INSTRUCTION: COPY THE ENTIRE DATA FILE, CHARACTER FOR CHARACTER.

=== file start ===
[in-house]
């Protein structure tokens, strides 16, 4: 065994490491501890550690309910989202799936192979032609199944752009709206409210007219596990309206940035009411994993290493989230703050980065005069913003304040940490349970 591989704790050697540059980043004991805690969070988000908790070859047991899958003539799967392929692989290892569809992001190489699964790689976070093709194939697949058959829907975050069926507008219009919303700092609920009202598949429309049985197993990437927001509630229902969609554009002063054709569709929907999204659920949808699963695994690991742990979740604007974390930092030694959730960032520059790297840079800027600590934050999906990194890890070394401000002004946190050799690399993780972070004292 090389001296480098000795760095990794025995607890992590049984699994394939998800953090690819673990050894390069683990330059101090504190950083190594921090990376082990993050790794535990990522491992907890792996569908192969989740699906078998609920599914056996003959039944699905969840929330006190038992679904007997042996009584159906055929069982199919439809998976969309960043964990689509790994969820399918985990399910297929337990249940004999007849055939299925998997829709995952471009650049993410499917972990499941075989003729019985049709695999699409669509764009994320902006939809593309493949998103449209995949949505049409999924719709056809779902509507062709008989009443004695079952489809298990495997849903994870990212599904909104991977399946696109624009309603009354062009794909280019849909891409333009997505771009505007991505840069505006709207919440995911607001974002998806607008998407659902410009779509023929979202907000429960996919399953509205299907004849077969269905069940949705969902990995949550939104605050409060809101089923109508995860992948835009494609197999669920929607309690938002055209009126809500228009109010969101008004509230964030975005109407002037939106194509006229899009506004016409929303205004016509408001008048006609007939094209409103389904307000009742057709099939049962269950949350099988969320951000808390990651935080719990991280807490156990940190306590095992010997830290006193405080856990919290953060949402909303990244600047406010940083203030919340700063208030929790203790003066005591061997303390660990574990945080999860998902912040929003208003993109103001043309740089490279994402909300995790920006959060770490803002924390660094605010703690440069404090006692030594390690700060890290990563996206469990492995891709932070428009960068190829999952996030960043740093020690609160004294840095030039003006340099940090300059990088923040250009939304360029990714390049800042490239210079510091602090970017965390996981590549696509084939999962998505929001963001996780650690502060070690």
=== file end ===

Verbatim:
[in-house]
């Protein structure tokens, strides 16, 4: 065994490491501890550690309910989202799936192979032609199944752009709206409210007219596990309206940035009411994993290493989230703050980065005069913003304040940490349970 591989704790050697540059980043004991805690969070988000908790070859047991899958003539799967392929692989290892569809992001190489699964790689976070093709194939697949058959829907975050069926507008219009919303700092609920009202598949429309049985197993990437927001509630229902969609554009002063054709569709929907999204659920949808699963695994690991742990979740604007974390930092030694959730960032520059790297840079800027600590934050999906990194890890070394401000002004946190050799690399993780972070004292 090389001296480098000795760095990794025995607890992590049984699994394939998800953090690819673990050894390069683990330059101090504190950083190594921090990376082990993050790794535990990522491992907890792996569908192969989740699906078998609920599914056996003959039944699905969840929330006190038992679904007997042996009584159906055929069982199919439809998976969309960043964990689509790994969820399918985990399910297929337990249940004999007849055939299925998997829709995952471009650049993410499917972990499941075989003729019985049709695999699409669509764009994320902006939809593309493949998103449209995949949505049409999924719709056809779902509507062709008989009443004695079952489809298990495997849903994870990212599904909104991977399946696109624009309603009354062009794909280019849909891409333009997505771009505007991505840069505006709207919440995911607001974002998806607008998407659902410009779509023929979202907000429960996919399953509205299907004849077969269905069940949705969902990995949550939104605050409060809101089923109508995860992948835009494609197999669920929607309690938002055209009126809500228009109010969101008004509230964030975005109407002037939106194509006229899009506004016409929303205004016509408001008048006609007939094209409103389904307000009742057709099939049962269950949350099988969320951000808390990651935080719990991280807490156990940190306590095992010997830290006193405080856990919290953060949402909303990244600047406010940083203030919340700063208030929790203790003066005591061997303390660990574990945080999860998902912040929003208003993109103001043309740089490279994402909300995790920006959060770490803002924390660094605010703690440069404090006692030594390690700060890290990563996206469990492995891709932070428009960068190829999952996030960043740093020690609160004294840095030039003006340099940090300059990088923040250009939304360029990714390049800042490239210079510091602090970017965390996981590549696509084939999962998505929001963001996780650690502060070690």